OneOdio A10 review: Performance
My experience with the OneOdio A10 has been extremely pleasant. The connectivity is seamless, where they now connect near-instantly to both my phone and laptop within 3-4 seconds of me switching them on, and taking calls is easy with auto-pausing of music on my laptop as soon as I answer the phone.
The dual microphones pick my voice up well too, so I quickly started preferring to use them on team video calls, for example, although they voice-isolation tech you'll find on more expensive headphones and earbuds like the Technics EAH-AZ80 is understandably much more advanced.
The ANC works well too, although it doesn't block sound out quite as effectively as top-end headphones. The transparency mode was an extra convenience too, especially as I often work at home with a child, so hearing them whenever needed is vital.
Listening to music was generally very enjoyable too. I like my drum and bass, so Charlie Tee's mixes on The Drum & Bass Show got a good run on the A10s. Sound range is very impressive, with solid mids and highs, but the bass could have been a little more pronounced at times.
Pop, rock and classical music all sound very decent here, too, with surround effects when watching films and TV well presented. In general, the sonic experience matched many headphones in the £100-200 range, justifying the Hi-Res Audio certification and underlining the A10s' bargain credentials.
Battery life met the maker's claims too. The stated 50-hour life with ANC switched on meant I could wear the headphones for a few hours every day over a couple of weeks, and on the Friday of the second week, they were still at 10% capacity. A quick charge of less than two hours then gave me two more weeks of life.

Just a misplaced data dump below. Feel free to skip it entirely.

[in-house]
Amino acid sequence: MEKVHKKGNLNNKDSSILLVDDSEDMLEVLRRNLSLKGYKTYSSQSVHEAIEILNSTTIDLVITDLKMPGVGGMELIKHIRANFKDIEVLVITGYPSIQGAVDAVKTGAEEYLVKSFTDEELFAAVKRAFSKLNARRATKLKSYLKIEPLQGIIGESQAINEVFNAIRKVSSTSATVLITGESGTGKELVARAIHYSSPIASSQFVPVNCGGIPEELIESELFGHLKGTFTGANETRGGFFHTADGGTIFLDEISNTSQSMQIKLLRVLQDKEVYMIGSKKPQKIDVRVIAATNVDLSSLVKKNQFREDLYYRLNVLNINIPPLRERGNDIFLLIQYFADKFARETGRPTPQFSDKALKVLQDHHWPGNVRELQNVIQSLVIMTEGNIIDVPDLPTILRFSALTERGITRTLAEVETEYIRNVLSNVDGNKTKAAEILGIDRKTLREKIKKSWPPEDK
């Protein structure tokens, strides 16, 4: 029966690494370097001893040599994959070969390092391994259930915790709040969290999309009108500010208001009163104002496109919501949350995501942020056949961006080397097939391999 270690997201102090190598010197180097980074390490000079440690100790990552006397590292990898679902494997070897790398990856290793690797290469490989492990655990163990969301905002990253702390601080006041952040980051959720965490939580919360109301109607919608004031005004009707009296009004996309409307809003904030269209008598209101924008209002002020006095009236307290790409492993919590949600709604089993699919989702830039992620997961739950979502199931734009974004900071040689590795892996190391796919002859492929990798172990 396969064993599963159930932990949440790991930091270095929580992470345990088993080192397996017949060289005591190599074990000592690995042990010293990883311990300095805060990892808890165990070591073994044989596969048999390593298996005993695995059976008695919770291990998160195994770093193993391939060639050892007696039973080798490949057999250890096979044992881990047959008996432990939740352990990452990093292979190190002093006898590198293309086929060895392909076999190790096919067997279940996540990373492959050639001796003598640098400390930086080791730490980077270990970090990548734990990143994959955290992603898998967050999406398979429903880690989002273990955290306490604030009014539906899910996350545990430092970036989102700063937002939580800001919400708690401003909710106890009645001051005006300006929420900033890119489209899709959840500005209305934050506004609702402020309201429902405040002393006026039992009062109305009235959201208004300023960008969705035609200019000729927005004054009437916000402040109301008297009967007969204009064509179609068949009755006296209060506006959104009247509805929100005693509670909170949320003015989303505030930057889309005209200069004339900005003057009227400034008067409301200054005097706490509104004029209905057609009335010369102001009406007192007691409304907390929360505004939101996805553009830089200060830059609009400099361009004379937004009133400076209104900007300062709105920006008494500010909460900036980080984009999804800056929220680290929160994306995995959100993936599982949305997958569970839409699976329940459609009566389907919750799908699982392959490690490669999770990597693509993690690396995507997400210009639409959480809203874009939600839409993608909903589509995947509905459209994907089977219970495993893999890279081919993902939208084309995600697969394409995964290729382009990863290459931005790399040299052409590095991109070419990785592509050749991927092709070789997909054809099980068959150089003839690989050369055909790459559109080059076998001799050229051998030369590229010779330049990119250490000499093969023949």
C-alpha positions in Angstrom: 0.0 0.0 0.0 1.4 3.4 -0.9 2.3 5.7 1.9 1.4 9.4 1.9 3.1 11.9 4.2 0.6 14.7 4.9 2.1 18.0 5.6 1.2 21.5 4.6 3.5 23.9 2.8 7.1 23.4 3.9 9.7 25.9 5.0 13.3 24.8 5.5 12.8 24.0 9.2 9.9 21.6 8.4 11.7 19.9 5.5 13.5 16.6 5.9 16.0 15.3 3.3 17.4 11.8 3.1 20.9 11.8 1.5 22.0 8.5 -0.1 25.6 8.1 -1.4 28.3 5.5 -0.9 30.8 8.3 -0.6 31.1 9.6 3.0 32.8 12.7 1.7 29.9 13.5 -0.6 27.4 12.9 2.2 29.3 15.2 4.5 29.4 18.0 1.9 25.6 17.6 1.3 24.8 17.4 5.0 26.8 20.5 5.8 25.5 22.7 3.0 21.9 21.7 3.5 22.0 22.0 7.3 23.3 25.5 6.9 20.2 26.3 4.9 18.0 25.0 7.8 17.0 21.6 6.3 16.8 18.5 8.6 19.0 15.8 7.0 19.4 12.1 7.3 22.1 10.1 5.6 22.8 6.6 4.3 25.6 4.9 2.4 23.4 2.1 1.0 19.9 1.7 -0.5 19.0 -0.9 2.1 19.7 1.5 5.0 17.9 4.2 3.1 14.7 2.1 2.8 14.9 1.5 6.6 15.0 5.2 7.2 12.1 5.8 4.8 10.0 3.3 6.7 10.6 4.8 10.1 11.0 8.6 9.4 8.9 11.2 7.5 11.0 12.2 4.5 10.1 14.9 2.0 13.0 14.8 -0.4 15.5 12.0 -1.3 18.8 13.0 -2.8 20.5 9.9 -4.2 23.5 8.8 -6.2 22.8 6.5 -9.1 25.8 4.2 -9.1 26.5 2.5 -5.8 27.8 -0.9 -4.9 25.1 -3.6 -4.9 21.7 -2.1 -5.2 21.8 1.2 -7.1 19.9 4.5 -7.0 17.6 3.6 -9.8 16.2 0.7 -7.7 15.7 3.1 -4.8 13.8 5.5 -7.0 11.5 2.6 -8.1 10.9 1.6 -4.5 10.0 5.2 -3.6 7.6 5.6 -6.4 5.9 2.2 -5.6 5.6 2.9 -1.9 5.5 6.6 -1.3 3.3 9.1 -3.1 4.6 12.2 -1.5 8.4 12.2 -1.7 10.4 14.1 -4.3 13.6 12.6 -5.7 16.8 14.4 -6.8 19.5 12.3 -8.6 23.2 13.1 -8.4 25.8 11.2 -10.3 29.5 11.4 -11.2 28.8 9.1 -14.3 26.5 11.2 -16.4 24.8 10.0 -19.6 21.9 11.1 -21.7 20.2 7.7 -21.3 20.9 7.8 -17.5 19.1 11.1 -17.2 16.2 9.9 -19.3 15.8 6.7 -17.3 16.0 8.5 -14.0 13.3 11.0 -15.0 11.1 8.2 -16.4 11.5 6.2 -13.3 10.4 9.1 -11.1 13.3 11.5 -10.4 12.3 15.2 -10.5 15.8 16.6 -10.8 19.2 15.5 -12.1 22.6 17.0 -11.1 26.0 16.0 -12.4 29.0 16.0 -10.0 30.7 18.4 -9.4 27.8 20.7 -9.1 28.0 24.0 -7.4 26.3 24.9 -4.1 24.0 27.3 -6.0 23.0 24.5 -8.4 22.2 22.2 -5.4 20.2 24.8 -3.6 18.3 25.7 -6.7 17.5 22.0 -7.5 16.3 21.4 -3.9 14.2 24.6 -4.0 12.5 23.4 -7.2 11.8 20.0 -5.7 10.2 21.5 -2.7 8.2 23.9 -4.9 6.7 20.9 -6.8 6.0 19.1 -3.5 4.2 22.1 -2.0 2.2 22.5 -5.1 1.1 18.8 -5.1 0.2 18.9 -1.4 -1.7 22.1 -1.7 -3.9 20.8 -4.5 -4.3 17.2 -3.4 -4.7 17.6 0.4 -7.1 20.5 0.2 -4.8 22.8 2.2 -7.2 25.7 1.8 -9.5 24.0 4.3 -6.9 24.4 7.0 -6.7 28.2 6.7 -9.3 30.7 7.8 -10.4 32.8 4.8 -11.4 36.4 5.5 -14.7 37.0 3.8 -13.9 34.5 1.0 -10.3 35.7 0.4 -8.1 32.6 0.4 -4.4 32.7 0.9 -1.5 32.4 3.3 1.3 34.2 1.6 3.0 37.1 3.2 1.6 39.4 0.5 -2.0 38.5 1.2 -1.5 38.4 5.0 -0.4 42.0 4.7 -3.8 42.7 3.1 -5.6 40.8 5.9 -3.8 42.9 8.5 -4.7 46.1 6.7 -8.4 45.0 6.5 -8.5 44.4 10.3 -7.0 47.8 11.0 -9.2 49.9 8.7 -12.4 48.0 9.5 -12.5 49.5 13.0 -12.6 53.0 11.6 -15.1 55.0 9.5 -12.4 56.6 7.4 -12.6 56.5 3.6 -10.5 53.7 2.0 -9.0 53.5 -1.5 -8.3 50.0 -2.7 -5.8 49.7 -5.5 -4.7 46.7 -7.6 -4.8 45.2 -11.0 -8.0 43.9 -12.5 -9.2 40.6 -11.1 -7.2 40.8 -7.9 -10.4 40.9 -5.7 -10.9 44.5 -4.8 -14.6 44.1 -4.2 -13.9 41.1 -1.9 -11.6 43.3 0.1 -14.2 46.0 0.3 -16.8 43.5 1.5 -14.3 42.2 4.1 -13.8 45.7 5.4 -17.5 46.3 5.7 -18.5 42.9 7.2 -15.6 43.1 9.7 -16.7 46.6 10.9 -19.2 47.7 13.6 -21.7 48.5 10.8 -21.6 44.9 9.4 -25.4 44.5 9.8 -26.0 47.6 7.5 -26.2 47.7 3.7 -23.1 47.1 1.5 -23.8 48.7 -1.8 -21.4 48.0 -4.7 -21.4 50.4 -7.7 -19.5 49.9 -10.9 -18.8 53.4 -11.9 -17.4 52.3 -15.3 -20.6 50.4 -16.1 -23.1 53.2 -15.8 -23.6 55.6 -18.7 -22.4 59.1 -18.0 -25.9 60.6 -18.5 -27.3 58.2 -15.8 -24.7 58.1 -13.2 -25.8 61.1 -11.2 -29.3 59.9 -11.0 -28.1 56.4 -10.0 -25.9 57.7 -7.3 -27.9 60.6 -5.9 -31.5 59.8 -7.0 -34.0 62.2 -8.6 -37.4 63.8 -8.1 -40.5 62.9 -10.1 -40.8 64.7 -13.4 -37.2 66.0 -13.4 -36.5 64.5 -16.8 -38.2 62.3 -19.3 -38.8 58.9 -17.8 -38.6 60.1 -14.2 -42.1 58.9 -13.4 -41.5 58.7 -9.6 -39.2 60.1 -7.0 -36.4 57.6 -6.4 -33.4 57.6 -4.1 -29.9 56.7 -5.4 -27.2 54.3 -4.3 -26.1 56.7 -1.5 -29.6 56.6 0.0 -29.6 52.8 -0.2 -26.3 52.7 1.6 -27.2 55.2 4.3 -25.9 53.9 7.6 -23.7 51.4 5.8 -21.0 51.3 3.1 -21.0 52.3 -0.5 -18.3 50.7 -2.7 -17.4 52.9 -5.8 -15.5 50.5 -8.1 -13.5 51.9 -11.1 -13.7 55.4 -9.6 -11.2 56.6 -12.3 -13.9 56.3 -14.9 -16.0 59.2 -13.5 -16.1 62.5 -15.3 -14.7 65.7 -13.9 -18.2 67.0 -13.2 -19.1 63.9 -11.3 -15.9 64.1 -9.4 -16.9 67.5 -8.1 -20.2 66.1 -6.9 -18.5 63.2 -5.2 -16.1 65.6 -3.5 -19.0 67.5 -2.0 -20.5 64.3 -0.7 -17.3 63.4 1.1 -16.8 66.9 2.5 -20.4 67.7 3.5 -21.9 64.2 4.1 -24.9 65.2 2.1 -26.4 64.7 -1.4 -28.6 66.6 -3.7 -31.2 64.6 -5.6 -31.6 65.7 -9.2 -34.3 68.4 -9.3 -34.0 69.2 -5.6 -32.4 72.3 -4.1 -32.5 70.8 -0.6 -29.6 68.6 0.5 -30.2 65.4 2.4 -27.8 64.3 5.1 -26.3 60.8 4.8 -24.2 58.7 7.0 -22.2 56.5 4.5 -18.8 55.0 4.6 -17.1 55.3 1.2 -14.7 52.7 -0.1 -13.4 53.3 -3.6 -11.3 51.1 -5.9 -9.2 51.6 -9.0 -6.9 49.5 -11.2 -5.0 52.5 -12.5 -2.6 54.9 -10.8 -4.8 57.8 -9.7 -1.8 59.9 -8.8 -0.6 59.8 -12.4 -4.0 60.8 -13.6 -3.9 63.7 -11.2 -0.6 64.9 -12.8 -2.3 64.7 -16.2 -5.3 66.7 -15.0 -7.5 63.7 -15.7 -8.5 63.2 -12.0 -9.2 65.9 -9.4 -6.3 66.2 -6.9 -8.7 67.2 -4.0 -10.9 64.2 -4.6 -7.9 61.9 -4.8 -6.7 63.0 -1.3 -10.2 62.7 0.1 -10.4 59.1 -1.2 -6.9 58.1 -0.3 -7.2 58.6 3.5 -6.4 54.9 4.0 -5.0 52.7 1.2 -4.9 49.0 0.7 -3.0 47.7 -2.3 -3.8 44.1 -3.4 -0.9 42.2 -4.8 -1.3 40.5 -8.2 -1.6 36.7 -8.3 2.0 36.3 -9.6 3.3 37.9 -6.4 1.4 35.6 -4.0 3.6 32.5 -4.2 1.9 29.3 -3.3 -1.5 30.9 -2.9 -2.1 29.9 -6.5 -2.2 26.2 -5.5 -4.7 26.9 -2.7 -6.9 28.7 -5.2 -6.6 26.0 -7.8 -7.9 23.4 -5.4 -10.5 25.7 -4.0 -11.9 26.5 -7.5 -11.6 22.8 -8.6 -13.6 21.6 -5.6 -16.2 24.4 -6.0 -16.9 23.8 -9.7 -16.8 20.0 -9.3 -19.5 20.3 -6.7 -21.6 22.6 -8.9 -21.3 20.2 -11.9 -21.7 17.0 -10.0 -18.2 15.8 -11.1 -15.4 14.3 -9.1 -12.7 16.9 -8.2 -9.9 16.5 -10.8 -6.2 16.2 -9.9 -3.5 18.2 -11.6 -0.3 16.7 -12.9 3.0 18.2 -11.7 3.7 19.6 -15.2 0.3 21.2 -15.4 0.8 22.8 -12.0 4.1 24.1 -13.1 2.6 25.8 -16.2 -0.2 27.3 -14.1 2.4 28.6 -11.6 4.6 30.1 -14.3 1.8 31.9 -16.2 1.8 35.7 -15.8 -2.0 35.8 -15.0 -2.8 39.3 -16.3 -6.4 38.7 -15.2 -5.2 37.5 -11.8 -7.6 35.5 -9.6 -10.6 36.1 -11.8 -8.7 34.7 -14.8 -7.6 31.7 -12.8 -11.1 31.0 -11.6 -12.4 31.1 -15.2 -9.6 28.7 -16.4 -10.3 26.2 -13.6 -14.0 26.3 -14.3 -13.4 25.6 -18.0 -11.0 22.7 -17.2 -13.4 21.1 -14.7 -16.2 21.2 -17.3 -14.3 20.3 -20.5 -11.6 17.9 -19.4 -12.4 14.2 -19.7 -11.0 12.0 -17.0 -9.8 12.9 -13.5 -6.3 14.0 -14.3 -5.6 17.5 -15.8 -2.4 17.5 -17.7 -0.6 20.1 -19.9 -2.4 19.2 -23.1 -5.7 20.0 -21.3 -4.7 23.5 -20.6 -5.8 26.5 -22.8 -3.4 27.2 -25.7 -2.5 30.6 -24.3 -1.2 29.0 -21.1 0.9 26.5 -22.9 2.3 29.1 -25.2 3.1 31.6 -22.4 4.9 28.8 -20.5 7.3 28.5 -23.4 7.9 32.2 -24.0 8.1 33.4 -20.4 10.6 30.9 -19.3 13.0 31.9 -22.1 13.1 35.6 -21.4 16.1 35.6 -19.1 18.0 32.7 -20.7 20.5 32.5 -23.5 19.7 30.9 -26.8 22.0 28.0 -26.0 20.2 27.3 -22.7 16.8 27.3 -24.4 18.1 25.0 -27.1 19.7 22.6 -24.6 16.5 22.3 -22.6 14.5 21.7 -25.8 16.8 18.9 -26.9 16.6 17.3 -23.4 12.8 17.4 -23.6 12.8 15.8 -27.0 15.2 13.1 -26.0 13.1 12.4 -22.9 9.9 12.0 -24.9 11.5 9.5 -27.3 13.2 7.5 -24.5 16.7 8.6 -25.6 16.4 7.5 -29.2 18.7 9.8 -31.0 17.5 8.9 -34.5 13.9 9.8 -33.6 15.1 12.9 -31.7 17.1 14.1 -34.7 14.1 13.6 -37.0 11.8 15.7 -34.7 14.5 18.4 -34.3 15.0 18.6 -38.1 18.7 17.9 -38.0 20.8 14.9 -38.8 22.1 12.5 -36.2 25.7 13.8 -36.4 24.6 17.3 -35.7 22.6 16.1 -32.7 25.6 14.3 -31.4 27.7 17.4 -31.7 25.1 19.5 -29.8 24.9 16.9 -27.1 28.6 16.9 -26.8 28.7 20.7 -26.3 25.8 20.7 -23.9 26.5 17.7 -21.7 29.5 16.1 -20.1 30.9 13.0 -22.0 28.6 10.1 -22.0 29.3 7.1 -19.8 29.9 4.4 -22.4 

Long wear did result in some Hot Ear Syndrome though, thanks to the otherwise comfy amply padded earcups hugging my biological sonic receptors a little too snugly. I'm not someone who wears headphones uninterrupted for entire days, though, frequently removing and putting them on throughout the day, but I imagine this could potentially frustrate someone who would like to deploy Headphone Mode for a whole day.
OneOdio A10 review: Price
Here's you'll find the biggest tick in the OneOdio A10s' favour: the price tag. Normally retailing for an already-affordable $94.99, at the time of writing they can be had for $63.99 in the US and £72 in the UK. For the quality you get, this is a steal, even before discounts.
Should I buy the OneOdio A10?
Yes. It's as simple as that. Well, with only two caveats. If your ears get hot very easily, the pads on the OneOdio A10 headphones might not be to your liking, and if you are looking for studio-quality headphones, these don't quite stretch to there in regards to sound range. But the A10s are comfortable, offer really good sound and mostly excellent ANC for the price they come at, and the carry case is an extra luxury I appreciate and I'm sure you will too. Battery life is excellent too, and almost entirely in line with manufacturer claims, so there's very few reasons to dissuade you from getting these, if you're in the market for new headphones.